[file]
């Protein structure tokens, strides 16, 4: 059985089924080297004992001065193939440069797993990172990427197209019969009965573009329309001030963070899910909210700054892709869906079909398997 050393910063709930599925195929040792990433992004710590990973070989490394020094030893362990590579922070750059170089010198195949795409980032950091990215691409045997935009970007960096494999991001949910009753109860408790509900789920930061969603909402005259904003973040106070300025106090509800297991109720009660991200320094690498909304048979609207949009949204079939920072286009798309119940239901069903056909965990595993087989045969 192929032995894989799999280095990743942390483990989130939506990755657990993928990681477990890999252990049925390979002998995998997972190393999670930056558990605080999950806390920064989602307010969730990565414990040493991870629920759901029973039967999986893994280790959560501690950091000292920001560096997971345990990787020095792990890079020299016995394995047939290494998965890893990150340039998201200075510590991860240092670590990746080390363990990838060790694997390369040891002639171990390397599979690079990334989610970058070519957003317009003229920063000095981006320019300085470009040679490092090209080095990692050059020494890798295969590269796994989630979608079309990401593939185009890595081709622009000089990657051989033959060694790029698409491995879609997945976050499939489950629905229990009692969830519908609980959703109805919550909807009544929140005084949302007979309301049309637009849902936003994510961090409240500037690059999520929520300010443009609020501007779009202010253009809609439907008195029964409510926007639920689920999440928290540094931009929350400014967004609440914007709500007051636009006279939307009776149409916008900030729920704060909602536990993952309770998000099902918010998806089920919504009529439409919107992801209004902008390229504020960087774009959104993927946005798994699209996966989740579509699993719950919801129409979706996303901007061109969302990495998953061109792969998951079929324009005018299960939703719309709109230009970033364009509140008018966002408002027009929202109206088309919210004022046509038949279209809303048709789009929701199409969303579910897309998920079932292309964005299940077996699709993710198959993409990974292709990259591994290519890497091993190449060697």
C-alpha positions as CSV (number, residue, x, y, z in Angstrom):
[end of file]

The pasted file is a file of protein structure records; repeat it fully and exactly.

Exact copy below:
């Protein structure tokens, strides 16, 4: 059985089924080297004992001065193939440069797993990172990427197209019969009965573009329309001030963070899910909210700054892709869906079909398997 050393910063709930599925195929040792990433992004710590990973070989490394020094030893362990590579922070750059170089010198195949795409980032950091990215691409045997935009970007960096494999991001949910009753109860408790509900789920930061969603909402005259904003973040106070300025106090509800297991109720009660991200320094690498909304048979609207949009949204079939920072286009798309119940239901069903056909965990595993087989045969 192929032995894989799999280095990743942390483990989130939506990755657990993928990681477990890999252990049925390979002998995998997972190393999670930056558990605080999950806390920064989602307010969730990565414990040493991870629920759901029973039967999986893994280790959560501690950091000292920001560096997971345990990787020095792990890079020299016995394995047939290494998965890893990150340039998201200075510590991860240092670590990746080390363990990838060790694997390369040891002639171990390397599979690079990334989610970058070519957003317009003229920063000095981006320019300085470009040679490092090209080095990692050059020494890798295969590269796994989630979608079309990401593939185009890595081709622009000089990657051989033959060694790029698409491995879609997945976050499939489950629905229990009692969830519908609980959703109805919550909807009544929140005084949302007979309301049309637009849902936003994510961090409240500037690059999520929520300010443009609020501007779009202010253009809609439907008195029964409510926007639920689920999440928290540094931009929350400014967004609440914007709500007051636009006279939307009776149409916008900030729920704060909602536990993952309770998000099902918010998806089920919504009529439409919107992801209004902008390229504020960087774009959104993927946005798994699209996966989740579509699993719950919801129409979706996303901007061109969302990495998953061109792969998951079929324009005018299960939703719309709109230009970033364009509140008018966002408002027009929202109206088309919210004022046509038949279209809303048709789009929701199409969303579910897309998920079932292309964005299940077996699709993710198959993409990974292709990259591994290519890497091993190449060697």
C-alpha positions as CSV (number, residue, x, y, z in Angstrom):